Friday, 12 April 2013

Education education education

After a password-induced delay (for which, read: memory-fail-induced delay), a brief blog update.

I see in the news that there is distress about the slimming down of the curriculum, particularly the speed with which it is being introduced. According to the BBC, teachers in secondary schools are perfectly happy with the curriculum as it is. I find that pretty hard to believe, though perhaps it's not so much the curriculum as the sheer workload that teachers have to endure. Whether you have a marking-heavy workload at the upper end of the education system or a preparation-heavy workload with the younger children, all teachers work crazy hours that have nothing to do with finishing at 3 and 'enjoying' long holidays.

Which is why my experience this holiday has been even more distressing. As a private tutor, I tend to see children who are finding things harder, or whose parents think they are finding it harder, so perhaps I'm not speaking from the perspective of a fair sample. But of the four children I have been working with over this Easter break, three have effectively been told by their teachers that they're not good enough.

It's hard enough for teachers to get respect from difficult parents, the government and resentful workers who only see the official hours worked. When there are members of the profession who undermine the rest of us, calling their pupils 'stupid' to their faces or suggesting that 65% in an exam isn't good enough because some people will get 75%, it makes it impossible.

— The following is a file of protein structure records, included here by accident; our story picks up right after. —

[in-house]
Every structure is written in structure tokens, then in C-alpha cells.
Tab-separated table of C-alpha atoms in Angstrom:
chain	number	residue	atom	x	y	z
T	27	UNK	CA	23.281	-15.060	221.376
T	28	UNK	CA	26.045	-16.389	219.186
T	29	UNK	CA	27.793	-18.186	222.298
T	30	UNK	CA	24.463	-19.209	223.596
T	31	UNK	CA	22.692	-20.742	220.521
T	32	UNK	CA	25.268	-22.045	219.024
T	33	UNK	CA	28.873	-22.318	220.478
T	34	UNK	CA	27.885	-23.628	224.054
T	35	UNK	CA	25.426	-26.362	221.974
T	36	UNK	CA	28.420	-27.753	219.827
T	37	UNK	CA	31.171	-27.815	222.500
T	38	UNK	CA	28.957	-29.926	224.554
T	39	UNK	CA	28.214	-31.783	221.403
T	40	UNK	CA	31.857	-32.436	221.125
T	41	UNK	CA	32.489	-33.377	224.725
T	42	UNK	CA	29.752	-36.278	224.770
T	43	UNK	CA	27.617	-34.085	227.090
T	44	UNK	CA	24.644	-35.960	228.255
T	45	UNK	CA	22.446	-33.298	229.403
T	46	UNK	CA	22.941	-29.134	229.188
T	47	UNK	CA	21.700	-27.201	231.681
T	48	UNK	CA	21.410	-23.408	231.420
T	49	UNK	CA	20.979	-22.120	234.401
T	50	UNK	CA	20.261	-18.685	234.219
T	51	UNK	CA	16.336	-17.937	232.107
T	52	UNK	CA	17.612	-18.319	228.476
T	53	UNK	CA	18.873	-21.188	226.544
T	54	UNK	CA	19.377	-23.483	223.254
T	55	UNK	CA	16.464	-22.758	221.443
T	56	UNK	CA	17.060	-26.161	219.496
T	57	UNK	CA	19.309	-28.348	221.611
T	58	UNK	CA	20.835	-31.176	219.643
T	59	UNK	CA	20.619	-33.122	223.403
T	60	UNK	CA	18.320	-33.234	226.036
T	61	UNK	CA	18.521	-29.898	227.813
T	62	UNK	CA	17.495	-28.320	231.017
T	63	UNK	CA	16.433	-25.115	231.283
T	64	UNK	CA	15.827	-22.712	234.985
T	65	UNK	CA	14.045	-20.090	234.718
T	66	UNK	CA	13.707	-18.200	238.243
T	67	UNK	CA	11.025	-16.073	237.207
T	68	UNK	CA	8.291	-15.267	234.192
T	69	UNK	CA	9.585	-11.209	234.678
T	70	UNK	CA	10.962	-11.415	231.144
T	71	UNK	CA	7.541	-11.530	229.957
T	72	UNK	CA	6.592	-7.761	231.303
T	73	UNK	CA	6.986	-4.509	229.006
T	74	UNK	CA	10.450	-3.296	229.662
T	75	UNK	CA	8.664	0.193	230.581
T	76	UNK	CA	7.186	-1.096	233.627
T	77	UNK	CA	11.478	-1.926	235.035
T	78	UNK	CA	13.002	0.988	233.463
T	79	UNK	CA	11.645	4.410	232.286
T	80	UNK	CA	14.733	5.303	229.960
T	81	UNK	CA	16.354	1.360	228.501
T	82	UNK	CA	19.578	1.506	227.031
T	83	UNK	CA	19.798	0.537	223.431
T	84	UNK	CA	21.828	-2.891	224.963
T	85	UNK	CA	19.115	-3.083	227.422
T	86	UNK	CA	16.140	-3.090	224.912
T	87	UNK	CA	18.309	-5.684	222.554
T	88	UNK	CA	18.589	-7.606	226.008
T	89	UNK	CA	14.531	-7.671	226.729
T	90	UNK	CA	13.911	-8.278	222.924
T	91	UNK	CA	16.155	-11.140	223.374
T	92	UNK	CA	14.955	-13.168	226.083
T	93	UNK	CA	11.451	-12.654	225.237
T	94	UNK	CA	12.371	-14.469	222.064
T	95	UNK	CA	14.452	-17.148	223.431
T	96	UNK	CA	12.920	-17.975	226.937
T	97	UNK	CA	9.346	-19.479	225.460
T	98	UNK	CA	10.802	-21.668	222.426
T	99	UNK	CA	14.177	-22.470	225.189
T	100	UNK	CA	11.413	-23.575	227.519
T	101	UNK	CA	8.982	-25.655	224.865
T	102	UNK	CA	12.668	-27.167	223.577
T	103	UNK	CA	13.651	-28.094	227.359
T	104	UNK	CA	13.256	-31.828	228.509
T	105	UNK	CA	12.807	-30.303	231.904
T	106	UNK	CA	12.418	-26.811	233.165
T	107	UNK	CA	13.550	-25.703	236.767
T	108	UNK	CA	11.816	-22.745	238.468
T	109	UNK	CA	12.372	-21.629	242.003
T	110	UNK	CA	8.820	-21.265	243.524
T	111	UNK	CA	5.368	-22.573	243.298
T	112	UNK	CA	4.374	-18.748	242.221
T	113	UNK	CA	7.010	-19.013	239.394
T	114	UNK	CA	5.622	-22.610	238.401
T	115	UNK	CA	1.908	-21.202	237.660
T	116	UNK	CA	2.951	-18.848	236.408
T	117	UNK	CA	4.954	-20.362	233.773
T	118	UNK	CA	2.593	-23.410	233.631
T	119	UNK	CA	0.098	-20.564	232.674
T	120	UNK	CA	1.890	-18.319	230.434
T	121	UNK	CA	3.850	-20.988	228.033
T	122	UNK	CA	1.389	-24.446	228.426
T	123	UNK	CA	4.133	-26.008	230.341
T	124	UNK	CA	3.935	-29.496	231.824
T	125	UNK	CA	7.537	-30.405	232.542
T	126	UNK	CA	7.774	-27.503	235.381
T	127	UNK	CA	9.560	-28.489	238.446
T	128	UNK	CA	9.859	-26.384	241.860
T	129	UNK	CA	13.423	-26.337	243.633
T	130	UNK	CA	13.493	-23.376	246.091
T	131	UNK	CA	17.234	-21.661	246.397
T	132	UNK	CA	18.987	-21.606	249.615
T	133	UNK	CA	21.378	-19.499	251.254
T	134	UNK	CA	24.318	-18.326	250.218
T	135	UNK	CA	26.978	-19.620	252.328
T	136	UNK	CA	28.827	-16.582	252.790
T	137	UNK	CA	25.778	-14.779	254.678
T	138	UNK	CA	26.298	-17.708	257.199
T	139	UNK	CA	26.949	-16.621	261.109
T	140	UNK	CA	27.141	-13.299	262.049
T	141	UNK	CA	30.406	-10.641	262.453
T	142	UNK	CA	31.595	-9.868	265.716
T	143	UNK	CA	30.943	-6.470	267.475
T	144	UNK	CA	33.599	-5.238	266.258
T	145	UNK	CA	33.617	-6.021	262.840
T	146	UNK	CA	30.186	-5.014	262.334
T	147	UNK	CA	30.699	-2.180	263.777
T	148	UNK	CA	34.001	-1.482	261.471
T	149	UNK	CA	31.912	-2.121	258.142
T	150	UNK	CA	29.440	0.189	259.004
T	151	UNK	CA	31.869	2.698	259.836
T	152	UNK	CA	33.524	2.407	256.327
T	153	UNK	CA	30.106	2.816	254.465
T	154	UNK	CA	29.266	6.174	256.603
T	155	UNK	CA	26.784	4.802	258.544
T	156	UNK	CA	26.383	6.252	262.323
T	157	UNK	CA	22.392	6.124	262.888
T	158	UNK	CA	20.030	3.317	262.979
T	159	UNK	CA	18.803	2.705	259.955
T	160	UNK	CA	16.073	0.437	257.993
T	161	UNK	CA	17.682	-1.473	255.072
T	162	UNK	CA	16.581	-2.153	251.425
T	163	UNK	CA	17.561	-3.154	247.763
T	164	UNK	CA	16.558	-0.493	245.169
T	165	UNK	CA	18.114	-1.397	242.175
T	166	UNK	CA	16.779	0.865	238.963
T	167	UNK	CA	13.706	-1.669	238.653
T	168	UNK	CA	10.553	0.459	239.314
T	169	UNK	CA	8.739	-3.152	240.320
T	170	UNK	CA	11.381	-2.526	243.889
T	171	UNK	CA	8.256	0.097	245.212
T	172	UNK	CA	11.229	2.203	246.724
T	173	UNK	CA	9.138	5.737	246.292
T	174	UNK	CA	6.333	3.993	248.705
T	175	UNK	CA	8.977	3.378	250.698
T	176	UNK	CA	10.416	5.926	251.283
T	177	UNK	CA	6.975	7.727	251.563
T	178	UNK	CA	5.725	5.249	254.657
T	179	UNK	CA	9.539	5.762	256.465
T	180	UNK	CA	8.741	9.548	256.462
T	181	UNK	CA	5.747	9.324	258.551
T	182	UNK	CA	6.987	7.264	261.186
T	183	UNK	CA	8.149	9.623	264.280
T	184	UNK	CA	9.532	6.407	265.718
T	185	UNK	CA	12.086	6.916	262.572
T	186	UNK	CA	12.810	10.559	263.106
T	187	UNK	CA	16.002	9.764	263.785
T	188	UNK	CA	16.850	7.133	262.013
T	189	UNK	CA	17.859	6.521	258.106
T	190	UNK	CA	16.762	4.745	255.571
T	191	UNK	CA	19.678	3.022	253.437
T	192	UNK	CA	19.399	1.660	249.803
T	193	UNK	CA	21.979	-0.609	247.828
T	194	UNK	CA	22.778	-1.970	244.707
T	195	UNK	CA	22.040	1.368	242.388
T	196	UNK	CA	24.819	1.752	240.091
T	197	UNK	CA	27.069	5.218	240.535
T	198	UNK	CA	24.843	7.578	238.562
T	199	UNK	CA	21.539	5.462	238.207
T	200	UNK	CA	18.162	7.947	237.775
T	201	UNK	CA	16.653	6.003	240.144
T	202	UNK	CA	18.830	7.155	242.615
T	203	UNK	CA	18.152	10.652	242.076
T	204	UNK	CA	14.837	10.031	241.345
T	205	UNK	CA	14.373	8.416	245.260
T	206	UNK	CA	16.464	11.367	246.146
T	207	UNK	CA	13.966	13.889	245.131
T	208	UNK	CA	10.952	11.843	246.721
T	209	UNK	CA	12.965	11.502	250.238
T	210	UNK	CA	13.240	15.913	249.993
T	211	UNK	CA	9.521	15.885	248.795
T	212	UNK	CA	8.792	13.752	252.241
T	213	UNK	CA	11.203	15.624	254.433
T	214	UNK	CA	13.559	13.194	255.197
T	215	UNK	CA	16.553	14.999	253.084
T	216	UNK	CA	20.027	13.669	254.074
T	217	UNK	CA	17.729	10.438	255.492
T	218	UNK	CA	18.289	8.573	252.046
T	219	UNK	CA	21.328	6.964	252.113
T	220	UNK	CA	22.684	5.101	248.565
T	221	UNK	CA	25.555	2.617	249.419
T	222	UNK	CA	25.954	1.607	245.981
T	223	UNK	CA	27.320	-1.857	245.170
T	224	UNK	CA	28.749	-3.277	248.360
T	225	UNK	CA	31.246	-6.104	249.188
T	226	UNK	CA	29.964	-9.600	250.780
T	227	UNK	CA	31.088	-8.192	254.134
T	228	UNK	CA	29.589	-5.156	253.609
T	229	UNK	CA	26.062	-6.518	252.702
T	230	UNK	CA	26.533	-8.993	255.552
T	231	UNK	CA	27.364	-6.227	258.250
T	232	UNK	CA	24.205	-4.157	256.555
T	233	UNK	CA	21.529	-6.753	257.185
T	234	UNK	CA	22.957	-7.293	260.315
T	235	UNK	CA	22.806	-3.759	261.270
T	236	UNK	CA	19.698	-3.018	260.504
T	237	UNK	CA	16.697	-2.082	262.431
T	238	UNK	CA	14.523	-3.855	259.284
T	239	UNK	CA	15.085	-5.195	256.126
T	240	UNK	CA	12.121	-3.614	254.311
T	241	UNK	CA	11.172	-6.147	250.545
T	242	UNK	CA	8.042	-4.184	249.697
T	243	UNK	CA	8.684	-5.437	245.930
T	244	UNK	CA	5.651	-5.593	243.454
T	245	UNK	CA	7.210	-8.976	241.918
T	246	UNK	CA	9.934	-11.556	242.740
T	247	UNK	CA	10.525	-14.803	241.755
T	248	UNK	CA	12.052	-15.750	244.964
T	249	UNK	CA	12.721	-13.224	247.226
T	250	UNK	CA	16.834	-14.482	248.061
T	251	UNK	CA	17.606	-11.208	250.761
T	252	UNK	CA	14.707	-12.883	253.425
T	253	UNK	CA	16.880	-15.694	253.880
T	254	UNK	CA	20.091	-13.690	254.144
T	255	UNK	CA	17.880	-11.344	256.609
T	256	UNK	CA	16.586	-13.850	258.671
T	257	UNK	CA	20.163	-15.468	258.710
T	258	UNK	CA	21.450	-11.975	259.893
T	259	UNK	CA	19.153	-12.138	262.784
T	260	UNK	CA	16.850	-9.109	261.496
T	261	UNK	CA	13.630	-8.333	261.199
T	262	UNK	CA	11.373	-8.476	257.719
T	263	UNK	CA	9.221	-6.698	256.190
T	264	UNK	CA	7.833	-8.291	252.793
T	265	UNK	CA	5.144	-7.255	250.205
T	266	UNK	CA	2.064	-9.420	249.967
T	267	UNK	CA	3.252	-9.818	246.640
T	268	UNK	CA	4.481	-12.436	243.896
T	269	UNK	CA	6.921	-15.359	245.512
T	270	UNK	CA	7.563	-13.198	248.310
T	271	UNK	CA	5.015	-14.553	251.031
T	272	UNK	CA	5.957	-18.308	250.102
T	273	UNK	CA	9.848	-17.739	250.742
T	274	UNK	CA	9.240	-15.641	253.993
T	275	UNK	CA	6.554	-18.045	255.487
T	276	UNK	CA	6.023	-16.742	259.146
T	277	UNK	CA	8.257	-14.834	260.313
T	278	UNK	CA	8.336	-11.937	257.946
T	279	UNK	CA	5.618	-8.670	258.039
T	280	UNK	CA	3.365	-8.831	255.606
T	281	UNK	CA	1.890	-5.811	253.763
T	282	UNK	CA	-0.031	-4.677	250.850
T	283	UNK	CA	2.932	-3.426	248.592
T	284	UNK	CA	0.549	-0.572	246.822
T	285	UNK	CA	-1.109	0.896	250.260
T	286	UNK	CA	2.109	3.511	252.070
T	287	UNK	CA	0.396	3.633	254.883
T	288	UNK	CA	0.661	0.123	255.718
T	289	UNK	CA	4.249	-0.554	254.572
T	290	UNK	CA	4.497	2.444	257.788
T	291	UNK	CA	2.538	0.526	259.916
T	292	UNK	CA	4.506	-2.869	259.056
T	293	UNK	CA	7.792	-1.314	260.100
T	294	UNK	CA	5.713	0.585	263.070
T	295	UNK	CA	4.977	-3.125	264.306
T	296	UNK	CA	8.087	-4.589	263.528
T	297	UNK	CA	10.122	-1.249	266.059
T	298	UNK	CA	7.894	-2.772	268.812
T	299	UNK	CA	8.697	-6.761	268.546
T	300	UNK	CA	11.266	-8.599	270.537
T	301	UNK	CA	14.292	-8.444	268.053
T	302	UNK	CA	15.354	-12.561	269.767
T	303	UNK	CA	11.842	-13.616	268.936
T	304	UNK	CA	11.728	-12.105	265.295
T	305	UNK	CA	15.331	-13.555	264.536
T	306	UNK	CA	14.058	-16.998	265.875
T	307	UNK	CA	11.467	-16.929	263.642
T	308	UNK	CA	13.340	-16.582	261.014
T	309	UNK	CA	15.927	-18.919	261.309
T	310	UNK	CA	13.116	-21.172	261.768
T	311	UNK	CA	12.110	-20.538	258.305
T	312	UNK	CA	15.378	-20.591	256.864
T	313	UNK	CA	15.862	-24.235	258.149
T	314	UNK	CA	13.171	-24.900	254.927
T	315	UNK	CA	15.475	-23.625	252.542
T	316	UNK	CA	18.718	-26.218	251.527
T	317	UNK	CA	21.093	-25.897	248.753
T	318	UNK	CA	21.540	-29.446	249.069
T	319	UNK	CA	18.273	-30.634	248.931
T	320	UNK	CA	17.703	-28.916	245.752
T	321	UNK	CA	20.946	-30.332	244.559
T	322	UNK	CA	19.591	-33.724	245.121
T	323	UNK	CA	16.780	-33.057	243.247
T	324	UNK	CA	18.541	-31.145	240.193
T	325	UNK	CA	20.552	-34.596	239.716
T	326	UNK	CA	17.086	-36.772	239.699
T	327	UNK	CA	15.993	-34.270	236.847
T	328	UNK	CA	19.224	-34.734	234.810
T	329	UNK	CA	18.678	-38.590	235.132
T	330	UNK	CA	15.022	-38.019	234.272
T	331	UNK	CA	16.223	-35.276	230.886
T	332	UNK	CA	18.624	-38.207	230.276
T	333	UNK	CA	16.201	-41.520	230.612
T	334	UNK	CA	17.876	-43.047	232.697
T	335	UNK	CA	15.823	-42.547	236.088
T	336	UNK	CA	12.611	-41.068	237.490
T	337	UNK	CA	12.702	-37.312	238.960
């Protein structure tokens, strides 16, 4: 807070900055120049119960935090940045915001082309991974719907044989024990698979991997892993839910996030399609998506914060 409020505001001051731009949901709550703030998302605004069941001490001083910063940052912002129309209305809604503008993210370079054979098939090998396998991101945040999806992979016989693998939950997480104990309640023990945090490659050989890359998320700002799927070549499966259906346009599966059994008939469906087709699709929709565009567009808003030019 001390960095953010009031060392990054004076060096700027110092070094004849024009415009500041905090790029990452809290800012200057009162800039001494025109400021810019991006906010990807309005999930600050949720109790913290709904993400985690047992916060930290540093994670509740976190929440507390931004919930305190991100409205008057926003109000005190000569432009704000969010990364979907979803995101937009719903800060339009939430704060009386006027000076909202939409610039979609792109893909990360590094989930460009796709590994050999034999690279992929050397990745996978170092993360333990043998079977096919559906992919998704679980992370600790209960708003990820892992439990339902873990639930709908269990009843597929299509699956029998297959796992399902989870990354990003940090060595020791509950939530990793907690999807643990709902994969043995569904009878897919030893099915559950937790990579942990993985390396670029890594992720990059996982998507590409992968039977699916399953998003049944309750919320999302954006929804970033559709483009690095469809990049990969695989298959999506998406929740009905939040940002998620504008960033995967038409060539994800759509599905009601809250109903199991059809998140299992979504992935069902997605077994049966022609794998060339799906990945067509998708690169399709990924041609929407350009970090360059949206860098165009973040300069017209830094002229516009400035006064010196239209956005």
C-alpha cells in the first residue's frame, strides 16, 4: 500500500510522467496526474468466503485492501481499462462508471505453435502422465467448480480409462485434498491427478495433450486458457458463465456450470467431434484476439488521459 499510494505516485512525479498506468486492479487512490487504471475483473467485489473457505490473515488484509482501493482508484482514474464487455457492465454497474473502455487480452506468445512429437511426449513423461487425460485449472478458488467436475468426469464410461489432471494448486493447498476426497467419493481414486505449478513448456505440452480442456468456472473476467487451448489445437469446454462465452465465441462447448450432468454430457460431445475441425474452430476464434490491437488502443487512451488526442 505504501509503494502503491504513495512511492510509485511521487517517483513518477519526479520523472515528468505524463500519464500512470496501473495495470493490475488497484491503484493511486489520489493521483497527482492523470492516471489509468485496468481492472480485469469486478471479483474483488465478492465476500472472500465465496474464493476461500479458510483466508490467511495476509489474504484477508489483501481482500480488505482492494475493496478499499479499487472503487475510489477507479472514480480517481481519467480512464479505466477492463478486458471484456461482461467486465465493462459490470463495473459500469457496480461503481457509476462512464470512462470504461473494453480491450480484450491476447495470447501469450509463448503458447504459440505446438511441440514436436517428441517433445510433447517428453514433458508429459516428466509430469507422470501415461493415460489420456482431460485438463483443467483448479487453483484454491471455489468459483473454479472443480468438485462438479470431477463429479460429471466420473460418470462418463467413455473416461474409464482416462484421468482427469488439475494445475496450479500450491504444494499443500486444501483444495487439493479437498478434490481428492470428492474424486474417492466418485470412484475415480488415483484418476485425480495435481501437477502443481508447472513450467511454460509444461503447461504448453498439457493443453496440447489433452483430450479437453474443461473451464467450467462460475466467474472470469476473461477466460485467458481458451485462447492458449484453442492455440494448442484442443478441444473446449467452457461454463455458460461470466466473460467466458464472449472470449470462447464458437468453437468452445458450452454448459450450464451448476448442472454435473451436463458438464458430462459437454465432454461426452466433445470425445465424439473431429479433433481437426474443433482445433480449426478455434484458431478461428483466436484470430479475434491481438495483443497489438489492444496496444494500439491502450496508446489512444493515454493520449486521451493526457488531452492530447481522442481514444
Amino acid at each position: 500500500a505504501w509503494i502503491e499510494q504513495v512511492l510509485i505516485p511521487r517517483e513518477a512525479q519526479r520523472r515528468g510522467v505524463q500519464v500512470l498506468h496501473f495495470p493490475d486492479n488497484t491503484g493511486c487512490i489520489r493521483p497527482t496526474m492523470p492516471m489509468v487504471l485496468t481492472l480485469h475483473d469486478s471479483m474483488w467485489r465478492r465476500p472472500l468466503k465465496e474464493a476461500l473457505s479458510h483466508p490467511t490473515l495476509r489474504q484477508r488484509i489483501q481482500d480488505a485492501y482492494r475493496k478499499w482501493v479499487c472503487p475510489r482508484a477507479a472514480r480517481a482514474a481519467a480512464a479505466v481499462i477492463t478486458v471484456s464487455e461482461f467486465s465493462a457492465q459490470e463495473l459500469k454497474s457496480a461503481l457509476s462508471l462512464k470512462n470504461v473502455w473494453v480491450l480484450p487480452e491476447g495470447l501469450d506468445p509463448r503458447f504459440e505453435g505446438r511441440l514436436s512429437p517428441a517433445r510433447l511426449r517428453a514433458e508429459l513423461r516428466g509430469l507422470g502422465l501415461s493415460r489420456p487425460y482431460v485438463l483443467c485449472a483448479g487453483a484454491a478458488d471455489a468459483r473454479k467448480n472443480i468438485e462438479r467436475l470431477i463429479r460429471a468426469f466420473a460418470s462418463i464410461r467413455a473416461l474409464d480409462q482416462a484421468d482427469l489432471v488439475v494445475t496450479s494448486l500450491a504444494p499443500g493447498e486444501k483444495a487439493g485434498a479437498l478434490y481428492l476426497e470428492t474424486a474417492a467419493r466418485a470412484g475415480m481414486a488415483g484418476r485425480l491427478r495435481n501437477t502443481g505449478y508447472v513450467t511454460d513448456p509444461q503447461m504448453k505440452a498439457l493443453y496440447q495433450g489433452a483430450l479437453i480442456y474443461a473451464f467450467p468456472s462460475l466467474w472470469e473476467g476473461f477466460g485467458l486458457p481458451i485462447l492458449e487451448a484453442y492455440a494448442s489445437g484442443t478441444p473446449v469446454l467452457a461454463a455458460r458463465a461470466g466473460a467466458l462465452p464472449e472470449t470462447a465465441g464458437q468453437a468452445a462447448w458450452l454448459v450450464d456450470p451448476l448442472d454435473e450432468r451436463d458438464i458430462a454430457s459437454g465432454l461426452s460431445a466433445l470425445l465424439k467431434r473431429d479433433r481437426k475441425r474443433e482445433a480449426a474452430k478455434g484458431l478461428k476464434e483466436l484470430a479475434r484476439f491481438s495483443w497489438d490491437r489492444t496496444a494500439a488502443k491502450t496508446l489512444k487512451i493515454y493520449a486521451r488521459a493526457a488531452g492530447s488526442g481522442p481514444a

I don't know whether the syllabus should be changed or not; I grew up in Gove's 'fact-rich' environment and as the saying goes, it hasn't done me any harm. I don't know enough about the current curriculum in secondary schools to be able to say how useful it is. But this style of learning and examining doesn't suit everyone and I doubt that employers need their future employees to know the names and dates of accession of the English kings from William the Conqueror onwards. Even future history teachers need to be able to read and write. And telling children who can't jump through an inappropriate hoop (and yes, exam system, I'm looking at you here) that they're going to fail so why even bother trying, is unprofessional.

Just don't get me started on the schools' league tables....

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